On January 16, 2016, China launched the Asian Infrastructure Investment Bank (AIIB) at a lavish ceremony in Beijing. From the very beginning, prospects of securing appropriation to join the Bank in the US were slim. The Obama administration challenged the wisdom of the AIIB saying it duplicated the existing international financial institutions and was vulnerable to weak governance. The real message: the United States was not pleased with the emergence of a major multilateral institution so clearly under Chinese influence.
Yet despite opposition from Washington, Beijing managed to pull together a coalition that included not only prospective borrowers but creditors as well. How did they do it? A review of the pattern of applications for founding membership—contained in the figure below—suggests a highly discontinuous process, with Great Britain playing a tipping point role. Before the British application for founding membership on March 12, China had received only one application from an Organization for Economic Cooperation and Development (OECD) member state, and that was New Zealand on January 8. No other OECD member followed.
Immediately following the British application, however, virtually all of the other OECD countries followed suit in rapid succession: Luxembourg, Switzerland, Germany, France, Italy, Austria, Netherlands, Denmark, Norway, Finland, Sweden, Spain, Portugal, Poland, Iceland, Israel, South Korea, Turkey and Australia were all on board to join China’s new development bank in less than a month.
The US was well aware of the effect that Britain’s request to join would have. On March 13, a senior U.S. administration complained to the Financial Times that the British had “virtually no consultation with the U.S.” before the decision to join China’s new development bank. Moreover, London’s “trend toward constant accommodation of China’’ was decidedly “not the best way to engage a rising power.” Britain’s move—possibly motivated by the business the AIIB could generate for the City—let the horse out of the barn. When other G7 members—Germany, France and Italy—put in applications five days later, there was little the US could do and it simply went silent on the issue.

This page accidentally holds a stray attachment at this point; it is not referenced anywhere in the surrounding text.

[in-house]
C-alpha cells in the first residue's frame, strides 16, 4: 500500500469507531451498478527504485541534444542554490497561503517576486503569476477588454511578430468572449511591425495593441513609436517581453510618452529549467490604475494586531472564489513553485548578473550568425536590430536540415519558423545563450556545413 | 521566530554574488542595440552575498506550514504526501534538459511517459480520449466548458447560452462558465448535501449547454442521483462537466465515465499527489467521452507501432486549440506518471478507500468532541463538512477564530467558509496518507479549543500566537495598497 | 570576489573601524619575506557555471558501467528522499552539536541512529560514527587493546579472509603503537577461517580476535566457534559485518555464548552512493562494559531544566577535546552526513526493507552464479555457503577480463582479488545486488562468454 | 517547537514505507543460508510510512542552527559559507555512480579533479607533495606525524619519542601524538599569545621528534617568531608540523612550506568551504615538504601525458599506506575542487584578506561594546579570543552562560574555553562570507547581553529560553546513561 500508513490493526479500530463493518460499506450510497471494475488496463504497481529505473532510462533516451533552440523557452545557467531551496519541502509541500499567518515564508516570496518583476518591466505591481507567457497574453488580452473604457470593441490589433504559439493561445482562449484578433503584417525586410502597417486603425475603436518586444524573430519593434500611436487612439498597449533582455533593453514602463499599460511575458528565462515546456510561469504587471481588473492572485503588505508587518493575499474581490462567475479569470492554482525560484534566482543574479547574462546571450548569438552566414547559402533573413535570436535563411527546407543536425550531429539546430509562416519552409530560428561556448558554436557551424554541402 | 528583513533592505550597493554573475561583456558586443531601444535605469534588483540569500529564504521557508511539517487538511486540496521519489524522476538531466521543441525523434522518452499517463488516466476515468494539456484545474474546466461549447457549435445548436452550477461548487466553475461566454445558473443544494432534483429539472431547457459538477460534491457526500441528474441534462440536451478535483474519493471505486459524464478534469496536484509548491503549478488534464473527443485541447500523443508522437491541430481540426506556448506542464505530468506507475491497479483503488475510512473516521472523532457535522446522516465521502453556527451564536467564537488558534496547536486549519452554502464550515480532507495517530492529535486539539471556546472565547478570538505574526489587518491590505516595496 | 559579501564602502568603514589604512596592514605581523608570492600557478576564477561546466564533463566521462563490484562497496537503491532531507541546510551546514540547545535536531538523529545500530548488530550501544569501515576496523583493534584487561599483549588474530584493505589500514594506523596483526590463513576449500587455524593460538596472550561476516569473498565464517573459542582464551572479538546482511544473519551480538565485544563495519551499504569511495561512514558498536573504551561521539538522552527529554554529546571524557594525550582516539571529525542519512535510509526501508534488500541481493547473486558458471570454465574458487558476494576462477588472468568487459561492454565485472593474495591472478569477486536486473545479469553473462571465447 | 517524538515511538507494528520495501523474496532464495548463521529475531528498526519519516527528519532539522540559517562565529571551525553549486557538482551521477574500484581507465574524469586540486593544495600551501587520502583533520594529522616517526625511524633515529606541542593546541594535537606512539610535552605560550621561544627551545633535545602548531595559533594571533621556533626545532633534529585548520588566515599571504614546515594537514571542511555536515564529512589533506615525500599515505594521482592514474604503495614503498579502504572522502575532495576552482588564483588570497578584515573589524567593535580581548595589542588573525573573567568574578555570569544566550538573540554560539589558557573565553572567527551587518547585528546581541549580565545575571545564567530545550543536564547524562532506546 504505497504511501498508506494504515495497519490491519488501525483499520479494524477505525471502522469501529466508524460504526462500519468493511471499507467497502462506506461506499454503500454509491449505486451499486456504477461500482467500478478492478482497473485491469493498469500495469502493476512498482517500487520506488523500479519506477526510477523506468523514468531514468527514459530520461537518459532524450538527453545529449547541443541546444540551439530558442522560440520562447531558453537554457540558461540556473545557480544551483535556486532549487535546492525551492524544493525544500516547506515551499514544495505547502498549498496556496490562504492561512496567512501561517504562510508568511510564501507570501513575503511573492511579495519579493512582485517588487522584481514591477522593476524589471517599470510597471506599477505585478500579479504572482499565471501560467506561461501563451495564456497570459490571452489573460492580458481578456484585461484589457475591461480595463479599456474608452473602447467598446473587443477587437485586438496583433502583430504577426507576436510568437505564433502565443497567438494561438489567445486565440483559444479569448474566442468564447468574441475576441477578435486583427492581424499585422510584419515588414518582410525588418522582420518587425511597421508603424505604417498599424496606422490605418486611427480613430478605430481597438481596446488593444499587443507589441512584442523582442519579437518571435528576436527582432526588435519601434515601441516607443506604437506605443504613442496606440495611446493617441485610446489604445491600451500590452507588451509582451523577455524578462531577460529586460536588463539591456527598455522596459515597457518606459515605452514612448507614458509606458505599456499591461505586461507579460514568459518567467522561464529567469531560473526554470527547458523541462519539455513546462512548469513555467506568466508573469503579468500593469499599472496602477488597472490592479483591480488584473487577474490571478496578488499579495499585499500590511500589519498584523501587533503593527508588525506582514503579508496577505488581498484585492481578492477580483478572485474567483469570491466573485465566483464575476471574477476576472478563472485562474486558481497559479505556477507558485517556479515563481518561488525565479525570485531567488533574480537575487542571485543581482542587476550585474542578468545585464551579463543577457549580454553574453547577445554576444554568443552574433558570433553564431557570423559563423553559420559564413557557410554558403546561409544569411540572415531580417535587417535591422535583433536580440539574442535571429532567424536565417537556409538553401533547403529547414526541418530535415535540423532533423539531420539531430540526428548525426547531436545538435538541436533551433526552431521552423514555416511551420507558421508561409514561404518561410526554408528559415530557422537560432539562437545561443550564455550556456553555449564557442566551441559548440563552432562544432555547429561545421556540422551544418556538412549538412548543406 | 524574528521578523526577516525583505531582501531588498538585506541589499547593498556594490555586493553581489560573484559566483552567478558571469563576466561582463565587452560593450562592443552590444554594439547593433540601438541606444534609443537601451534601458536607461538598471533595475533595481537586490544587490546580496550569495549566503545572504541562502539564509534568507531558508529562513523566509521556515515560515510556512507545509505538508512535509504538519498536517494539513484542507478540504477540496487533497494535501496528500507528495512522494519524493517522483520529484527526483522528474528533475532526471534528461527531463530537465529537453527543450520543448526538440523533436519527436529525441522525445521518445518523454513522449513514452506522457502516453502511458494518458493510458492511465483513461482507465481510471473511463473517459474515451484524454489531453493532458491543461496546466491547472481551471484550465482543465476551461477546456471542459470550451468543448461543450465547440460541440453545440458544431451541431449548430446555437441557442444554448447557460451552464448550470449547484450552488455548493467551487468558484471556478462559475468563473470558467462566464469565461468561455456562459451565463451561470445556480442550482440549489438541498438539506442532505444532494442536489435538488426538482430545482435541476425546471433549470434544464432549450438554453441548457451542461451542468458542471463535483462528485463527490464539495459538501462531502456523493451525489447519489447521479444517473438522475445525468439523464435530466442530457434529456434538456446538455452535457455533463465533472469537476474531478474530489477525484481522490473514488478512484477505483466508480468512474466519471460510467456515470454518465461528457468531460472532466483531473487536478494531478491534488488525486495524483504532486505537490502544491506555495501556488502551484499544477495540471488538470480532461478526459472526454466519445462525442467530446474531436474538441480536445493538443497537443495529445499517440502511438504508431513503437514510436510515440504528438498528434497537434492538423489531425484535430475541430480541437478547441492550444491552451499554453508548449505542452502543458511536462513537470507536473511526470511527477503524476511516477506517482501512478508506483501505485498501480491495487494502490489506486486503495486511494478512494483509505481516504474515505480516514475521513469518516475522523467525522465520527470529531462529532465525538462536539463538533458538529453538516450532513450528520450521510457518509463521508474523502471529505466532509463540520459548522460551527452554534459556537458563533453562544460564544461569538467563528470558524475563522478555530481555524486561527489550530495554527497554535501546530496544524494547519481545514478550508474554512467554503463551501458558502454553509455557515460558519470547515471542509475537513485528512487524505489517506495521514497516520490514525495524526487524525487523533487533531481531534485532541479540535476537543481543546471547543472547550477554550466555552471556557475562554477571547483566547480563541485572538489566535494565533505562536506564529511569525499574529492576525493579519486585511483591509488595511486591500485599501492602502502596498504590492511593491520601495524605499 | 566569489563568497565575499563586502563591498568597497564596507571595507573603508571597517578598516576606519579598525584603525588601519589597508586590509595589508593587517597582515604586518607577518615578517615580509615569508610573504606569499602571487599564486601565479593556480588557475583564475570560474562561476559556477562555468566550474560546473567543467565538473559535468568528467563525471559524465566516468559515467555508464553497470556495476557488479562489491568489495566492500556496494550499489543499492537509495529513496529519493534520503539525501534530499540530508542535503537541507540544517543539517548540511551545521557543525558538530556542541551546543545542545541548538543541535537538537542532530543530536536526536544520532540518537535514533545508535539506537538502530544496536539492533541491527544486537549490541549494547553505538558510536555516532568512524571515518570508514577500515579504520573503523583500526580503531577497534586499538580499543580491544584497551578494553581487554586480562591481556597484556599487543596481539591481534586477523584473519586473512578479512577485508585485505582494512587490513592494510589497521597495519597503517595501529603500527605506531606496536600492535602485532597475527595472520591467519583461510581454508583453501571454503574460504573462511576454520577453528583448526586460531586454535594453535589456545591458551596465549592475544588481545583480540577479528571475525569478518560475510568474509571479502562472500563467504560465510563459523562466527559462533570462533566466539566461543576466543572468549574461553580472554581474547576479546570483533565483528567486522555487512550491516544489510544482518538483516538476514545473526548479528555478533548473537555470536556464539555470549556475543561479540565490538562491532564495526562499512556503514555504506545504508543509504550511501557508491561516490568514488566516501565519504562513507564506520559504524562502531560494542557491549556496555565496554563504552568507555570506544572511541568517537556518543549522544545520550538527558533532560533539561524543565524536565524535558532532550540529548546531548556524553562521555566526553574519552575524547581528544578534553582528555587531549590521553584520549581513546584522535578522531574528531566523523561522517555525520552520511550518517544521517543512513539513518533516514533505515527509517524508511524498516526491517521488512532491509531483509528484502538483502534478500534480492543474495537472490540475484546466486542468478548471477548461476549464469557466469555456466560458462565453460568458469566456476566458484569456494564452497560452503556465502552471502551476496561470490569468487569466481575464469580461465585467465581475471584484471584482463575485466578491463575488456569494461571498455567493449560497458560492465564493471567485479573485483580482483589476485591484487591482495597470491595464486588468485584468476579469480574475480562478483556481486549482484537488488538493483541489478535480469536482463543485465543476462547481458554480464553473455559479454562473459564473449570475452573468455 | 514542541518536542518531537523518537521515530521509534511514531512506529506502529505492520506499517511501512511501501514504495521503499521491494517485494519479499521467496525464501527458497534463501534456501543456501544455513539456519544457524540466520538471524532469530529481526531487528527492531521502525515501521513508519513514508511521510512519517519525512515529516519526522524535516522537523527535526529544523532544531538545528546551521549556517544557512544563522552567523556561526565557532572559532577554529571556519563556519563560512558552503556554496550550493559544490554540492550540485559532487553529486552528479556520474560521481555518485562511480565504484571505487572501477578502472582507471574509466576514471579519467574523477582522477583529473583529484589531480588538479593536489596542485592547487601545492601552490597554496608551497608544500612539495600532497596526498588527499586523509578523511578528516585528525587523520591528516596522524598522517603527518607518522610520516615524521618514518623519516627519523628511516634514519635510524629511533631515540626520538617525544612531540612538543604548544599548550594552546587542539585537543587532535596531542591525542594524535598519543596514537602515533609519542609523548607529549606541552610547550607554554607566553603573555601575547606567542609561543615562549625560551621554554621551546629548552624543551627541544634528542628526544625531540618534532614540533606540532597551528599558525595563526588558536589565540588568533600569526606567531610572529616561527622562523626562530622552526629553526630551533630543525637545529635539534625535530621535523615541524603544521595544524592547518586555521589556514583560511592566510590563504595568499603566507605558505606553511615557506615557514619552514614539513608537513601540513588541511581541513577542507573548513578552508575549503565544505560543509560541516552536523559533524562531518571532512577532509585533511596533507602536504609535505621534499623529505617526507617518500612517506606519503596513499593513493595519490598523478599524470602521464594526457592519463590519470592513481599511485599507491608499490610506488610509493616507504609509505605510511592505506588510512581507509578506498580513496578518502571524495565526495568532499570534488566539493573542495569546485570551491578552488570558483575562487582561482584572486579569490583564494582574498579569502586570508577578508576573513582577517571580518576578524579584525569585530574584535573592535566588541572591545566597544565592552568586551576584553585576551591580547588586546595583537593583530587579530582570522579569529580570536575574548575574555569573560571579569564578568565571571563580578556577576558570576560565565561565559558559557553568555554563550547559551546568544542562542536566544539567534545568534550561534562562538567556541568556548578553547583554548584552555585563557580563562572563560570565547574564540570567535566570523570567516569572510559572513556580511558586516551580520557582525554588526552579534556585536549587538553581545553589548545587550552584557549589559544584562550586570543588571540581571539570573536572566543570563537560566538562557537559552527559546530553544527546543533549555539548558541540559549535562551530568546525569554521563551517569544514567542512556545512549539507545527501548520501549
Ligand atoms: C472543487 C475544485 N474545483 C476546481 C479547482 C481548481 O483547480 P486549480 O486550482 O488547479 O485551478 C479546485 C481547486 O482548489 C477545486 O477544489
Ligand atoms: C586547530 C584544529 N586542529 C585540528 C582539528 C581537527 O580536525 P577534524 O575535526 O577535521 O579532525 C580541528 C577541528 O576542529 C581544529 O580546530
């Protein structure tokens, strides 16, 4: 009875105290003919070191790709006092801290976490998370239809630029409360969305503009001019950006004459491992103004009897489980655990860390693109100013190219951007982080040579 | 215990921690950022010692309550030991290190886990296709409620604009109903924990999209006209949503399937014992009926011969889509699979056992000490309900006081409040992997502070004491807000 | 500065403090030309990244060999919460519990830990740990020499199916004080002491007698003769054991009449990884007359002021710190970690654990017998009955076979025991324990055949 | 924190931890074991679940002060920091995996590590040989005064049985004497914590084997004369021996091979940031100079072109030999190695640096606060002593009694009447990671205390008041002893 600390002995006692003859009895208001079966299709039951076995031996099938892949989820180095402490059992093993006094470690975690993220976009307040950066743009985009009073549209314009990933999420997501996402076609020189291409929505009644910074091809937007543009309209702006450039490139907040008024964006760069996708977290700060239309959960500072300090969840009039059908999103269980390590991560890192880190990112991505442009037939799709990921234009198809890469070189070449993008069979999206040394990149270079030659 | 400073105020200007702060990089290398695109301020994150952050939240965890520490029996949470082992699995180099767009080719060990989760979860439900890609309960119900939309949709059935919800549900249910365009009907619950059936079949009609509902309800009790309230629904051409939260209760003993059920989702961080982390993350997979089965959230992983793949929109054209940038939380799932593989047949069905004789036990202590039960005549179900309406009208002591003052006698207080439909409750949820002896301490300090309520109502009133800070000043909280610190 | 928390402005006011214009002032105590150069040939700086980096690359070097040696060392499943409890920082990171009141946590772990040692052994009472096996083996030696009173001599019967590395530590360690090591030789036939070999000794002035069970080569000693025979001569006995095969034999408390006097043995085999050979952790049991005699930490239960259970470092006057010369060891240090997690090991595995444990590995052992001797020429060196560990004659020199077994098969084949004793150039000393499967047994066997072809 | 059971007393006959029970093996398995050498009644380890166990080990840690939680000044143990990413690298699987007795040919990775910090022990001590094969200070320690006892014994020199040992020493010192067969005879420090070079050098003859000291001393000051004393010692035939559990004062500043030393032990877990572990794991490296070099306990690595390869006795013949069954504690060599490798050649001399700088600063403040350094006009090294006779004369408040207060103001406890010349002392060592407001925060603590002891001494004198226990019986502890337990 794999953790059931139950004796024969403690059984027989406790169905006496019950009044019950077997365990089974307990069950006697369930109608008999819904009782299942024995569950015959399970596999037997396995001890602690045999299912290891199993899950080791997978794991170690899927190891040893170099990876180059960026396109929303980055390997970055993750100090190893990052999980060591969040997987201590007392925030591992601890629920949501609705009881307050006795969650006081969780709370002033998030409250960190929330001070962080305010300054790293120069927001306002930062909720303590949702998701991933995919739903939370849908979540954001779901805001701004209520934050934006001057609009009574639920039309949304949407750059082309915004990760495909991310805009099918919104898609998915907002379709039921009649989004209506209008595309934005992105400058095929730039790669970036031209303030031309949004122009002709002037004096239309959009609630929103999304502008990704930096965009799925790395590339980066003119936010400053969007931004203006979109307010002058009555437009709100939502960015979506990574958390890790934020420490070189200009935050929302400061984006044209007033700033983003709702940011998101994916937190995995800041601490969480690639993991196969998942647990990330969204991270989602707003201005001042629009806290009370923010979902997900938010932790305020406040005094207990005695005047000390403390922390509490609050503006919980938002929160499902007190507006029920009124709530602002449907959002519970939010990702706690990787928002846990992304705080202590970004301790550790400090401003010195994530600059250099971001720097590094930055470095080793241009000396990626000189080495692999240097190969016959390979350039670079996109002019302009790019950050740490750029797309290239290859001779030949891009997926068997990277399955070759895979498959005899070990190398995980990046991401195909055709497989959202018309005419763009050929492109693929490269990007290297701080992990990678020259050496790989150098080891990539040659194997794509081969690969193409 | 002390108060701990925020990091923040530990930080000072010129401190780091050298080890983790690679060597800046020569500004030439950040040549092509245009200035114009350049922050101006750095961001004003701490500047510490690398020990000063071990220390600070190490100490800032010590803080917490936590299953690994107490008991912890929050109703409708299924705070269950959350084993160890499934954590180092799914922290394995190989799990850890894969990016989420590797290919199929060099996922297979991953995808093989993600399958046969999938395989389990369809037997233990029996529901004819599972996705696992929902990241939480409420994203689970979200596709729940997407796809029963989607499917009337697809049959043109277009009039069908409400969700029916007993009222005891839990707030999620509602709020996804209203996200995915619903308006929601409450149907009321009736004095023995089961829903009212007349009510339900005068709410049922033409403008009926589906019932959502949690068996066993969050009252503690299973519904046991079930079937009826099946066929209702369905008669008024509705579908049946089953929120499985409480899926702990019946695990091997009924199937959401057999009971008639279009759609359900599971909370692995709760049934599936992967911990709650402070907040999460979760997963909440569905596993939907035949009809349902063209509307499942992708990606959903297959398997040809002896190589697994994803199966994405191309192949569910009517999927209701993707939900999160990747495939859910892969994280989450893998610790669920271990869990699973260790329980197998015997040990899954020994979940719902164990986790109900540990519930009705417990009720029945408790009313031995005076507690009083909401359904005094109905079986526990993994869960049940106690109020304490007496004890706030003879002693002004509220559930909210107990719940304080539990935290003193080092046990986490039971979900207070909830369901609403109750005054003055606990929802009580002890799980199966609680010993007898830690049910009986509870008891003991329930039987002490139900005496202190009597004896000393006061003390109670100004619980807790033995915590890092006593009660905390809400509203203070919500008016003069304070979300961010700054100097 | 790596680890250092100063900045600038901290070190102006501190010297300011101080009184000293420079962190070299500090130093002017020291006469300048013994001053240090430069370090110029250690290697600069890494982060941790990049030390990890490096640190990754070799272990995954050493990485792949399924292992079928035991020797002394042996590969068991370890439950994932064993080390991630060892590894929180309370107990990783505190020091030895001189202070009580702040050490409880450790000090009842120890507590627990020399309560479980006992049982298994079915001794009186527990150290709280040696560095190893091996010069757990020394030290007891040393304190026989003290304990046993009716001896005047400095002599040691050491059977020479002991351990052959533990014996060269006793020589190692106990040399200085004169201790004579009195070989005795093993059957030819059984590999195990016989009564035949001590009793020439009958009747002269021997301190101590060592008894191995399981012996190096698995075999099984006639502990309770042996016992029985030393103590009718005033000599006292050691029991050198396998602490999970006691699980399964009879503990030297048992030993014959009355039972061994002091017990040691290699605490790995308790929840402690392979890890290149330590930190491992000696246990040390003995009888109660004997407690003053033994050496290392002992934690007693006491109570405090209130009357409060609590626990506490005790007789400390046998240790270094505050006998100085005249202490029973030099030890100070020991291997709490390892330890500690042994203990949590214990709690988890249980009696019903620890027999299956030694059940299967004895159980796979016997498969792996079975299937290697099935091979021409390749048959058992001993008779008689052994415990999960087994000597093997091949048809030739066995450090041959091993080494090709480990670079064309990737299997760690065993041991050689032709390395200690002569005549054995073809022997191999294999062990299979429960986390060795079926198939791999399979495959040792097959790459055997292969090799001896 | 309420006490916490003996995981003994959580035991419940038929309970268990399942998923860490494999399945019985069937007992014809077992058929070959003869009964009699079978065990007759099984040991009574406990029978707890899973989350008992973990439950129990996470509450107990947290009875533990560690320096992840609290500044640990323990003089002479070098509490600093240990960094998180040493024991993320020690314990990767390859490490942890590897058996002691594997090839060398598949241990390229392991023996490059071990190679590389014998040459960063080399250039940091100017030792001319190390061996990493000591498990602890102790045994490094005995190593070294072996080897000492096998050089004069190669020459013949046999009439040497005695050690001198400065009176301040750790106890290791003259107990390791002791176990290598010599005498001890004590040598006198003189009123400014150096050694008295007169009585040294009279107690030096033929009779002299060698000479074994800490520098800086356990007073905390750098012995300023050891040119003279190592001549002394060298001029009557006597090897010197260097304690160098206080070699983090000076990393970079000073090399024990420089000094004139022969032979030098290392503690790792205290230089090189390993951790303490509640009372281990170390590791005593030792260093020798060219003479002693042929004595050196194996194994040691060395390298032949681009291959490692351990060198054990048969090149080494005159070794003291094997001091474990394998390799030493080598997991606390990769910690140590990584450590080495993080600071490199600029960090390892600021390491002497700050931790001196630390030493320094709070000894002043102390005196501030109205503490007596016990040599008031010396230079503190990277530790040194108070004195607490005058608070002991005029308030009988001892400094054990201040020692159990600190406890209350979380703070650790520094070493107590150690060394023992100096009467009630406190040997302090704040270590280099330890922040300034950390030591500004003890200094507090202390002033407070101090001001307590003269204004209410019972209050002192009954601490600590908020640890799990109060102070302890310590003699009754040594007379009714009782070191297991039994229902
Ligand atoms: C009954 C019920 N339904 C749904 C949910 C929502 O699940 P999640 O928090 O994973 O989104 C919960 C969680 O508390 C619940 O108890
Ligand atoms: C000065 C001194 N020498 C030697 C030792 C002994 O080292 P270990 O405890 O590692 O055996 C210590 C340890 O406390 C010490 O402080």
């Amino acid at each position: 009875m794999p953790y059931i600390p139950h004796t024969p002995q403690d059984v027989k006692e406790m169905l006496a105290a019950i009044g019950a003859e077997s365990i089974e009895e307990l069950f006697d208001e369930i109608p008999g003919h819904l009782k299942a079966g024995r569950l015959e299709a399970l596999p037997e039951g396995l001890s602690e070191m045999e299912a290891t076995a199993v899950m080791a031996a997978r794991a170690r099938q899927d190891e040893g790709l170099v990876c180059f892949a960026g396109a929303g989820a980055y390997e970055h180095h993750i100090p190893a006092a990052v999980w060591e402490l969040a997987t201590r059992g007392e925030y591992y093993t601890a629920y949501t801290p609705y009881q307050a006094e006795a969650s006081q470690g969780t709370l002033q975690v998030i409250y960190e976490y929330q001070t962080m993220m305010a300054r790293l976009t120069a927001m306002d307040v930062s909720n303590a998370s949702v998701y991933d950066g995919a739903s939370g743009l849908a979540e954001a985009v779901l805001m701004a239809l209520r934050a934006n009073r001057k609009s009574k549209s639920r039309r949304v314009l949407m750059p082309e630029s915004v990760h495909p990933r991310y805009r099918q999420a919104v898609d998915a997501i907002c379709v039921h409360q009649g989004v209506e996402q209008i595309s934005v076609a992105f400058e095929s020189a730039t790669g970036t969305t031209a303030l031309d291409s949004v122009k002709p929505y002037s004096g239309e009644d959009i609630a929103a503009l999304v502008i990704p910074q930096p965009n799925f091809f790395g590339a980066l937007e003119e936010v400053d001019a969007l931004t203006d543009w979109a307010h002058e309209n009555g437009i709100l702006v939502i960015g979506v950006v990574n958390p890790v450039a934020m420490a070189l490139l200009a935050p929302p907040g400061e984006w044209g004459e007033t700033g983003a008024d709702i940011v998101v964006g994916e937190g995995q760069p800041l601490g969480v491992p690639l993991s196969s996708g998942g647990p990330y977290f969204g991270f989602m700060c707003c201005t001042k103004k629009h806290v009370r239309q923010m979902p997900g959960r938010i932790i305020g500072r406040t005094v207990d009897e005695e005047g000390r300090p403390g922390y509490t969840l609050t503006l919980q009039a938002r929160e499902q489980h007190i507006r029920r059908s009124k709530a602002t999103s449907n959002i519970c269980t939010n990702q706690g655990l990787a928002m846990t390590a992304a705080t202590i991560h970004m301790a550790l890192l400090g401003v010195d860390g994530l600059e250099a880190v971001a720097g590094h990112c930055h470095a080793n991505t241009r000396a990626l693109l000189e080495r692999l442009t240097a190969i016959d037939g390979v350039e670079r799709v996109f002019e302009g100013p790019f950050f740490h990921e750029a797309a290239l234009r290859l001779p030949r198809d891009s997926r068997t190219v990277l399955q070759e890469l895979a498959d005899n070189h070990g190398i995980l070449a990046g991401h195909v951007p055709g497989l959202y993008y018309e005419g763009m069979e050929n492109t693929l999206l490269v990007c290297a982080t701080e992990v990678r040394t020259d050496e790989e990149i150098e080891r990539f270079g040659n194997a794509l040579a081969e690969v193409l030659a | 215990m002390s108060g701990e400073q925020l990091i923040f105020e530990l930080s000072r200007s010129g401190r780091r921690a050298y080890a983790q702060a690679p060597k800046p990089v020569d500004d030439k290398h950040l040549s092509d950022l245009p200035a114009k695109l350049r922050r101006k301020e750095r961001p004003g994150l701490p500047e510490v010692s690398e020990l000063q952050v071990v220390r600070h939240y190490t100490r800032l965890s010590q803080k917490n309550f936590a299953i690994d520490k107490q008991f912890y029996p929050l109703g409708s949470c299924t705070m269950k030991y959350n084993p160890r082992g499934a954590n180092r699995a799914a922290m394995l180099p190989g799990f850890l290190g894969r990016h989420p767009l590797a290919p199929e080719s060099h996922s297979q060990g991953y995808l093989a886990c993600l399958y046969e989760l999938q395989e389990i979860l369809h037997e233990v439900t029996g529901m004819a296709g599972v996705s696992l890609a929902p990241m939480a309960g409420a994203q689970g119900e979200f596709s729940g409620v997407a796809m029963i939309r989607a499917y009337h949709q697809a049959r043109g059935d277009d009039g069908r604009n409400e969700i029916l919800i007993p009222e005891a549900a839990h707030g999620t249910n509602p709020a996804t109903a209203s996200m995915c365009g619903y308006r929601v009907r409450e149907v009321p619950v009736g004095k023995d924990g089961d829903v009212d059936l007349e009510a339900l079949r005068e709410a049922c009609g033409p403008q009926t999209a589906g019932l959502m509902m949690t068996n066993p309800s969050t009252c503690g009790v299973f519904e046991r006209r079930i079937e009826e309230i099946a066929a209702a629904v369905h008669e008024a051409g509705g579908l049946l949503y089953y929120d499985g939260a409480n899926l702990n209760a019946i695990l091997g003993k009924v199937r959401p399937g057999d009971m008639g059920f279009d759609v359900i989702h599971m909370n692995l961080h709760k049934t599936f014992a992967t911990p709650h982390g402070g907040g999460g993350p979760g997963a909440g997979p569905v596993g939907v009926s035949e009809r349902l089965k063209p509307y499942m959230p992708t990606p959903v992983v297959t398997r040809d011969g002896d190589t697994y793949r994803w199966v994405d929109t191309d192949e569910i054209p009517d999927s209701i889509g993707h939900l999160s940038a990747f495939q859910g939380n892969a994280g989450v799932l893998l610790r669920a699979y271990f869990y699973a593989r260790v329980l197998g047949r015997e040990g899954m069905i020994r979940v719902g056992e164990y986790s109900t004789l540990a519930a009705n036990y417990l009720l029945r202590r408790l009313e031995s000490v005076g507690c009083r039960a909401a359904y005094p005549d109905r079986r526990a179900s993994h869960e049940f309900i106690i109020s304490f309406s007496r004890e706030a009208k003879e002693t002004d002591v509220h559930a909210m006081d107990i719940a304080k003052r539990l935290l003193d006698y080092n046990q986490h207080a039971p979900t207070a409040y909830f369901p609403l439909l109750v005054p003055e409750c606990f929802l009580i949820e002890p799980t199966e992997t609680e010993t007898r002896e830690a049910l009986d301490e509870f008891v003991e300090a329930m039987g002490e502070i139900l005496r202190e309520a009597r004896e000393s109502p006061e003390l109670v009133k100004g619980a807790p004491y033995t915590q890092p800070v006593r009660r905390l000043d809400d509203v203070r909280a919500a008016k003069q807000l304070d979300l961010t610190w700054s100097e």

Britain’s request to join seemed to have a far-reaching effect beyond the OECD as well. After witnessing the emerging international trend sparked by Britain’s move, there is also an inflection in emerging market requests to accede: Brazil, South Africa, Malta, Russia, Georgia, Kyrgyzstan, Azerbaijan, Egypt, Iran and United Arab Emirates all followed suit as well.
What type of influence are the advanced industrial state members likely to wield in the AIIB? Given the constitution of the organization, it is likely to be informal at best and even that influence will be diluted by the apparent absence of resident executive directors that provide channels to important capitals. According to the South China Morning Post, outside presence is most likely to come through five vice-presidencies. Britain and Germany are slated to get two of these, with South Korea, Indonesia and India receiving such positions as well. The German position will be for chief operating officer. The Financial Times reported that Beijing was displeased that Britain had nominated former Liberal Democrat minister Danny Alexander for vice-president in charge of communications despite his lack of experience on the issues.
As in the other international financial institutions, however, formal votes in the AIIB are weighted by capital share in the bank; the chart below shows current capital subscriptions, which moved a bit after the bank’s founding; India’s share went up and it is now the second largest shareholder and Russia’s dropped a bit. As the largest shareholder, China alone has 26.06 % of the total votes. China is also likely to influence the votes of a group of 20 countries that quickly committed to join the AIIB at the first preparatory meeting in Beijing in October 2014 that accounts for 15% of shares. Among them are a long list of likely borrowers: Bangladesh, Cambodia, Kazakhstan, Laos, Malaysia, Mongolia, Myanmar, Pakistan, the Philippines, Sri Lanka, Thailand, Uzbekistan, Vietnam, and Indonesia. Together, with Russia and India, China has a coalition that accounts for well over 50% of the AIIB’s shares.
But this does not take into account the supermajority provisions that are also common features of international financial institutions. Article 28 of the founding agreement stipulates that any super majority vote requires not only two-thirds of all members, but two-thirds representing not less than three-fourths of the AIIB’s total votes. At 26.06% of shares, China thus has unilateral veto power on any issues requiring such super majority vote. These issues are not limited to institutional changes in the bank’s current governance structure, such as increasing or decreasing the bank’s total capital stock or termination of the bank. China also has a final say on the election of the Board of Directors and the President.